In women’s month, on a cold Sunday night in the farmworkers’ compound, cheap wine-fuelled joviality again turns to discord. A stone is thrown in drunken fury. A skull is crushed. A young women dies. A young man ends up in jail. One life is ended, another destroyed. Neighbours and co-workers become sworn enemies. Tranquillity in the small community is shattered.
A few more decibels are added to the clamour about gender violence. Another line is written in the tome of hazy hopelessness that is the life of a very large part of a young generation. And just as many in the final generation, those whose formative years were marked by much post-war deprivation but large promise of “never again”, reflect sadly on what has been done to that promise.
It’s a global story. The content may differ, but the context is the same: a fractured, disconnected, economically malfunctioning world. Is the new normal, as Dutch economist, Servaas Storm says: “radical inequality, suffocating debt, job uncertainty, secular stagnation and a vanishing middle-class”? Theories abound. Purists argue that their elixirs were never purely administered. Solutions exceed the problems themselves, but none has proved to be a lasting absolute truth. Some hope that the current few green shoots in the desert will still the dissent.
We are not too afraid of “unchartered waters”, drawing some comfort from history that we have been in unfamiliar places before, and somehow emerged with new approaches and discoveries. This time is no different. But perhaps it is in the scale and depth of questioning all assumptions about economics and about ourselves as a species. The view increasingly being seen is through an evolutionary rather than the traditional reactive quantitative lens – do we evolve or construct on statistical models? This lens is being captured in research directions and discoveries within evolutionary economics and complexity economics, and driven by a number of institutions and scholars.
Eric Beinhocker, executive director of the Institute for New Economic Thinking at Oxford University, believes the financial crisis of 2008 and the momentous global political shifts last year, have heralded a collapse of major economic-political ideologies that have dominated the 20th century. Older economies in particular are searching for a completely new paradigm that can show a better way for all. Such as the OECD’s NAEC (New approaches to Economic Challenges), which says:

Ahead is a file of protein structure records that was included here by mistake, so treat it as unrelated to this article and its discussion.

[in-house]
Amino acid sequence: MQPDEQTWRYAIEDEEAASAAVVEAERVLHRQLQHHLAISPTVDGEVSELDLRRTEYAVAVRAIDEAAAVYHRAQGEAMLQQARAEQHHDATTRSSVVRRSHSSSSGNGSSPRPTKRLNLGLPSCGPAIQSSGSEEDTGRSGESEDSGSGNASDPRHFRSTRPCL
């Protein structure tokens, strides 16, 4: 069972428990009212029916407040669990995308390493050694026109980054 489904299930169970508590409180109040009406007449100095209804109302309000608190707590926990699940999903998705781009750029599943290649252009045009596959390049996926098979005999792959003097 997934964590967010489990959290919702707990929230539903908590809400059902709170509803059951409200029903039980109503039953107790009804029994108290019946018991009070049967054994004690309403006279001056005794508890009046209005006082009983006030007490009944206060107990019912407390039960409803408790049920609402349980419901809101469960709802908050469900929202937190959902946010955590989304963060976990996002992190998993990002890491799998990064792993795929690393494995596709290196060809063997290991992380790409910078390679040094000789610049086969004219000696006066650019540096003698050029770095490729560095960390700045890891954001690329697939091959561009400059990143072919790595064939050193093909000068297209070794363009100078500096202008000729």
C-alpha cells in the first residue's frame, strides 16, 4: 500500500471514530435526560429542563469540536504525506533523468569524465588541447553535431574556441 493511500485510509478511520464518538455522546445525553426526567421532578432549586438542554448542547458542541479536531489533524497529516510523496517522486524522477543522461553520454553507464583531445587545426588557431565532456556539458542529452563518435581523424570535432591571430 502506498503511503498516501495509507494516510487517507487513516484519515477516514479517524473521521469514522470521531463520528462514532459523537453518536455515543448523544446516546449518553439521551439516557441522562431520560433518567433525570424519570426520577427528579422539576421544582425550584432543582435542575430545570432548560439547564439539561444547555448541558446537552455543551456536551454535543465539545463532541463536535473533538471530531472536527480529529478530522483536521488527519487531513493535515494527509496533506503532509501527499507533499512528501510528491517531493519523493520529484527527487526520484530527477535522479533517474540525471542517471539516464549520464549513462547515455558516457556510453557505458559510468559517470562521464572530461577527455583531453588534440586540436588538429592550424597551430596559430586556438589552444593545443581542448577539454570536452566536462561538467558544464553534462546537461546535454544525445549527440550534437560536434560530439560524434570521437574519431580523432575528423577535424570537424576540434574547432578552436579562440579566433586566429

“We need a full revamp of our analytical frameworks and the assumptions that we make, to better capture the reality. Economic models that rely only on inputs such as GDP, income per capita, trade flows, resource allocation, productivity, representative agents, and so on can tell a part of the story, but they fail to capture the distributional consequences of the policies we make, and do not address the fact that the growth process has only benefited a few.”
It will be a mistake to see these shifts in economic introspection in an ideological context, and brand them as “socialist” or “left”. Indeed our sometimes powerfully drawing biases are the biggest barriers to discovery. According to Beinhocker, it’s time for new economic thinking based on the best science available, not ideology. “It should be highly interdisciplinary,” he says, “involving not only economists, but psychologists, anthropologists, sociologists, historians, physicists, biologists, mathematicians, computer scientists, and others across the social and physical sciences.” He notes that, over the past several decades, a number of Nobel prizes have been given to researchers working in what today might be called the new economics tradition.